Cultural Identity and the Purposes of God, Steven M. Bryan. Wheaton, IL: Crossway, 2022.
Summary: A biblical study of cultural identity: ethnicity, nationality, and race.
Cultural identity has become a prominent topic of discussion. There is a growing movement in many countries contending that nations must be constituted of a singular cultural identity, ethnicity, and/or race. At its worst, it eventuates in genocide. In other contexts, an ideal of multiculturalism is upheld, celebrating diversity, yet often struggling to compose relations between diverse cultural, ethnic, and racial groups on any other term than power and any attempt to pursue a common ground is perceived as a move of power and an effort to colonize or assimilate.
Steven M. Bryan, a theological educator who spent twenty years among the ethnically diverse cultures of Ethiopia, believes our starting point must be the biblical narrative, from Genesis to Revelation. In this work, he surveys the contribution of the biblical corpus to thinking about cultural identity within the overarching purposes of God, reflecting on the relevance of this material to his own cross-cultural experience.
After articulating the contemporary issues, he sets forth his thesis, using the vision of Nebuchadnezzar of the idol of different materials with clay destroyed by the stone which becomes a mountain drawing the nations into a “people of peoples.” From creation to new creation, this has been the vision of God.
He traces this theme in the early chapters of Genesis, seeing humanity as created for cultural identity, reflected in the different cultures of the table of nations in Genesis 10. Babel is fallen humanity’s rebellion against the cultural mandate, an effort toward a totalizing uniformity, prevented by a God who intended diverse cultures to fill the earth rather than gather in one place to form a monoculture. The calling of Abraham as one, was the beginning of a plot to bring blessing to many, forming a people of peoples blessed by God. Yet this takes many twists and turns with the nation that arises from him, with nations declared herem in their idolatry, while others who embrace the one true God are included. And when Israel turns to idolatry, she too is separated, and then restored.
Matthew shows us a Messiah who heals the Canaanite’s daughter and feeds the four thousand, welcoming to his table those who evidence the faith of Abraham, although they are not Jews. Luke portrays the holy people, all who repent and believe, who needn’t become Jewish to become part of a new common culture–“the Way.” John portrays Jesus as the temple not made with human hands, an open house of prayer for all peoples to worship one God in spirit and truth. Paul forms churches as he goes first to the Jew and then to non-Jews, forming a people of peoples reflecting the new humanity. Finally in Revelation, we see the garden-city-temple of the new creation where the nations bring their treasures and the vision of a people of peoples is consummated.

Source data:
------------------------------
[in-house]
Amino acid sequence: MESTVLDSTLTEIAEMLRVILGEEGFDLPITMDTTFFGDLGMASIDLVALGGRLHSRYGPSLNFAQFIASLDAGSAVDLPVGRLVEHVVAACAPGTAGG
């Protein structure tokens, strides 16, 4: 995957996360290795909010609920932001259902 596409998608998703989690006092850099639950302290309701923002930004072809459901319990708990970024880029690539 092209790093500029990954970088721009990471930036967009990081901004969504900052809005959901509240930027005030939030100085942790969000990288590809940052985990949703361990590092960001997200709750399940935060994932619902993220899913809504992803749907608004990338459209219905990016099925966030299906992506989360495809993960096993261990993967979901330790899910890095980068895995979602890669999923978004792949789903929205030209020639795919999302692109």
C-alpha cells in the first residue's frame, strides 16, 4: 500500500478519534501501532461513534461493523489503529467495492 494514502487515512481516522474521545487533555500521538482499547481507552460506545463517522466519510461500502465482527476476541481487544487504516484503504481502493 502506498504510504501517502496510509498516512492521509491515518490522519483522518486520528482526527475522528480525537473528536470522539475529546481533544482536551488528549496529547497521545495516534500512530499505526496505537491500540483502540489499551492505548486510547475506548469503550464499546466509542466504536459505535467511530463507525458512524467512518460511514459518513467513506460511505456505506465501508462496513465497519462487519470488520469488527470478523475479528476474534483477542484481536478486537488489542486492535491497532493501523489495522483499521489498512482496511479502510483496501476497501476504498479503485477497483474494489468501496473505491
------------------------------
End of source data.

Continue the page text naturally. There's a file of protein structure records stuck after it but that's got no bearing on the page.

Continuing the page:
In conclusion, Bryan considers the purpose of peoples within God’s plan for one new humanity and the significance for our current moment. It means our politics are shaped by the hope of the new creation, refusing either soft or hard forms of nationalism and a politics that cannot envision either the individual or a greater commonality beyond particular cultural identities. We allow for both multiple and common identity. We give up power in the pursuit of righteousness, creating a community of equals formed not by contests of power but the downward path of the servant Messiah. We become a holy people as we reciprocate hospitality, hosting one another without distinction at our tables. We become a people of peoples.
Rather than taking sides in our debates about cultural identity, Bryan shows how the scriptures able to navigate the contested waters between incommensurable cultural identities and imposed uniformity. He helps us see God’s intent for the mosaic of identities that comprise his new humanity in Christ and how this reflects the purpose of God from the beginning. This felt to me like an “all y’all” book, not only for the American context but for the many different contentions around cultural identity faced in the global church. And in a time where we tend to take our marching orders from the particular echo chambers we inhabit, Bryan invites us to the expansive biblical narrative reflecting God’s love for cultures and culture making being formed into the beautiful mosaic of a people of peoples.
Disclosure of Material Connection: I received a complimentary review copy of this book from the publisher.
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